Over the past couple of weeks I have come to realize that this “unmaking” of mine is more of a process than a transformation. Perhaps it will take a little longer than I anticipated. Perhaps more effort. It seems to me that I am now in what some might call “limbo”. Others purgatory. Whatever the moniker I am now betwixt and between. Sitting on that proverbial fence. Too far over to turn back but not far enough to seriously consider doing so. I seem to be treading water, but not quite in the deep end.
It’s like this. I’m still glued to the “fake” news channels, to witness first hand “45” blame just about everyone for the apparent mess “his” country is in while at the same time taking credit for anything positive that has happened since Eve took a bite of that apple. And I stay tuned to listen to the reasoned analysis of those who can’t seem to wake up from the nightmare they only wish they were having. At the same time, if truth be told, I am anxiously looking forward to the return of The Voice and I simply can’t wait to find out if the Survivor “game changers” are still willing to change the game. So you get what I’m saying. Seems like this whole thing has left me in a mess. And I’ve gotta tell you, it’s making me feel a tad out of sorts (as my Mother would say) and flailing a little with how to reconcile these very divergent perspectives. So forgive me if my posts appear to go this way and that because these days it’s hard to know which way to turn..
Here’s how I see it. There are a lot of creepy things going on in this neck of the woods. So many people are hating so many other people. Clearly there has been a resurgence of anti-semitism, not only in this country but pretty much everywhere. There are those who would like to blame the Muslims for, well everything, and if it’s not the Muslims it’s the Mexicans and if it’s not the Mexicans it’s immigrants from pretty much anywhere. The top guns think that telling the culprits to “stop it” will do the trick while they continue to embrace the very people (and some of them are those people) who have overtly espoused these sentiments in their rather sordid pasts. Meanwhile long time undocumented immigrants who are contributing members of society, who work hard and pay their taxes, are being rounded up and sent away, separated from their families by a wall, or maybe a fence. Whatever it is, it’s simply not right.
And it doesn’t stop there. Marginalized people of all sorts are being left to fend for themselves as those in the government decide to sit back and see what happens. School children who are already struggling with their identity will now, in many States, not be able to use the bathroom in which they feel most comfortable. Coal miners who could possibly get back to work, may find themselves without the health care they will surely need when they suffer the inevitable consequence of the work that they now might get. Maybe. Because the people in control seem to know how to “repeal” but not how to “replace”. Given this hands-off approach, I suppose it’s not surprising that the country has been relieved of regulations designed to protect investors, the climate, and endangered species. And yet, in the midst of all of this deregulation these men (and yes they are) have the audacity to regulate a woman’s right to choose. All of this is going on while we are being told that the “real” enemy of the people is the free press, or to be more accurate, the ones who don’t say nice things about 45.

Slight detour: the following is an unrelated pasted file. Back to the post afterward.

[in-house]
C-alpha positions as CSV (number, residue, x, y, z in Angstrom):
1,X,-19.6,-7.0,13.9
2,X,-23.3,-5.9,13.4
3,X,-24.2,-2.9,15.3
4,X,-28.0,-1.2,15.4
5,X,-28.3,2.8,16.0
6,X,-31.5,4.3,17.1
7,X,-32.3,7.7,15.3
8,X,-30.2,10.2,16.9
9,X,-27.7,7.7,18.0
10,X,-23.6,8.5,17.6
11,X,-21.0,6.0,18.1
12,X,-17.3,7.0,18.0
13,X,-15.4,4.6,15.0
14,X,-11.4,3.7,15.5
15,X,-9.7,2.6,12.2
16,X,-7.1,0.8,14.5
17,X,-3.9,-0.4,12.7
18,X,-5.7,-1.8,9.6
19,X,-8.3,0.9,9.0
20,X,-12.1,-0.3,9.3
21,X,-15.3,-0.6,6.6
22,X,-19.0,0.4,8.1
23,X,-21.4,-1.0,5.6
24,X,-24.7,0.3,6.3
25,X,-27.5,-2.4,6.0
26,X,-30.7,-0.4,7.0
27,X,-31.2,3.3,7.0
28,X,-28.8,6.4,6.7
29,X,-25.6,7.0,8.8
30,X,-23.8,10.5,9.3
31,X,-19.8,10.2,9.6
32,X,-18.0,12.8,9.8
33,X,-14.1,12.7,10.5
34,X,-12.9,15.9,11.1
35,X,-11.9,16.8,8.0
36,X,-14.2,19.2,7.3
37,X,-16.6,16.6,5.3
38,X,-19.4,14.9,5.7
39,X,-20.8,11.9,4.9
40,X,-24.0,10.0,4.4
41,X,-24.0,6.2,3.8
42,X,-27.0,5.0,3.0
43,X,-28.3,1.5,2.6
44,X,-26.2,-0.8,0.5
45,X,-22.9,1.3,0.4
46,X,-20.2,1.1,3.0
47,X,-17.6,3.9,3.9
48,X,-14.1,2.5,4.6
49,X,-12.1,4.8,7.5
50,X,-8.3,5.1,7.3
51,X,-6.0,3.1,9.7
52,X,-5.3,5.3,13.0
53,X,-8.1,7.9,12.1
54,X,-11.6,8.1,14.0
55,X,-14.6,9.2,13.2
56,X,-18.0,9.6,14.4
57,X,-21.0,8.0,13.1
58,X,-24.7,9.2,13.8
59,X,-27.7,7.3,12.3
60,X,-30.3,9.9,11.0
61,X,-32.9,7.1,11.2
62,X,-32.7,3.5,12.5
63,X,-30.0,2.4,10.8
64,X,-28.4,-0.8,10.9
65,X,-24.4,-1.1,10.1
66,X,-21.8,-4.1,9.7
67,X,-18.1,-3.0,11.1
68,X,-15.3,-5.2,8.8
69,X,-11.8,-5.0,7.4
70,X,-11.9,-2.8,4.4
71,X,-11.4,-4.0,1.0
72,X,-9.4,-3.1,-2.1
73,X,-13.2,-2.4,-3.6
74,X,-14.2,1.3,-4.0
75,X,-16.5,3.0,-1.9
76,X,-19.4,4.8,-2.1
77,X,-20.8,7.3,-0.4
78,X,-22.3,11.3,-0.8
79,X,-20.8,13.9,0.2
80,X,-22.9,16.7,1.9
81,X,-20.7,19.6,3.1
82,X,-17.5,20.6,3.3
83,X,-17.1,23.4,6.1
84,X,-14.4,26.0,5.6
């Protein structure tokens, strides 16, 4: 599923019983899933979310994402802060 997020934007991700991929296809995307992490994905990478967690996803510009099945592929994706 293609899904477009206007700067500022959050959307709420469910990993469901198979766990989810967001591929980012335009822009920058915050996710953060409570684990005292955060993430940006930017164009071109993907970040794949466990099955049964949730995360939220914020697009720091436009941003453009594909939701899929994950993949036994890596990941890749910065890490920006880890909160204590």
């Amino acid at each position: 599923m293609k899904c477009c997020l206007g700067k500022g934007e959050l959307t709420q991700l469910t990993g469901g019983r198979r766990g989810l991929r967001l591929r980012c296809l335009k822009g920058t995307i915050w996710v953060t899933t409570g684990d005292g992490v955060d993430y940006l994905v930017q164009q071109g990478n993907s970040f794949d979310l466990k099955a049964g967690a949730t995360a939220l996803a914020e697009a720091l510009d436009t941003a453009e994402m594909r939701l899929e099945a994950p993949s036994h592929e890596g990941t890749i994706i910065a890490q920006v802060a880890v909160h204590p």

Yet, in the midst of this debacle there is a bright light. There has been a resurgence of interest in the political process and an understanding of the power of protest. And that makes sense. Many of our young people know that there is no place in their world for intolerance and hatred based on race, religion, ethnicity, sexual orientation or any other defining human characteristic. They refuse to stand silent about what is happening now. But it’s not just the young. There are many of us who remember what it was like to march against the war in Vietnam, who railed and fought (literally) against the racial inequalities so prevalent during the 1960s. We lived through the feminist movement and lauded those who stood at the forefront, the ones whose tremendous strides paved a path for the rest of us. And sadly, there are still many whose parents and grandparents endured the horrors of the concentration camps, not only overseas but in our own countries, and to whom “never again” has the most profound meaning. These people know that the time has come for them to stand together and let their voices be heard once again. They bring with them not just the hope that what is happening is an anomaly but the understanding that a just and sustainable future depends on what they do now. So you can see how all of this has made me reconsider my dedication to being shallow and, as result, to repurpose this blog and pontificate a little on what I think about the current events.
I’m guessing at this point you’re saying, perhaps not out loud but at least to yourself “what’s she talking about? Seems to me her transformation is pretty complete!” And right about then you notice the pic of the very cute kittens at the top of the screen and wonder what they have to do with this post. Let me explain. I have it on the highest authority (thanks again Wader) that cute kittens are a surefire way to make a blog go viral. I figure anything is worth a shot at this point so what the heck?. And hey! You can’t say I didn’t tell you this was a process.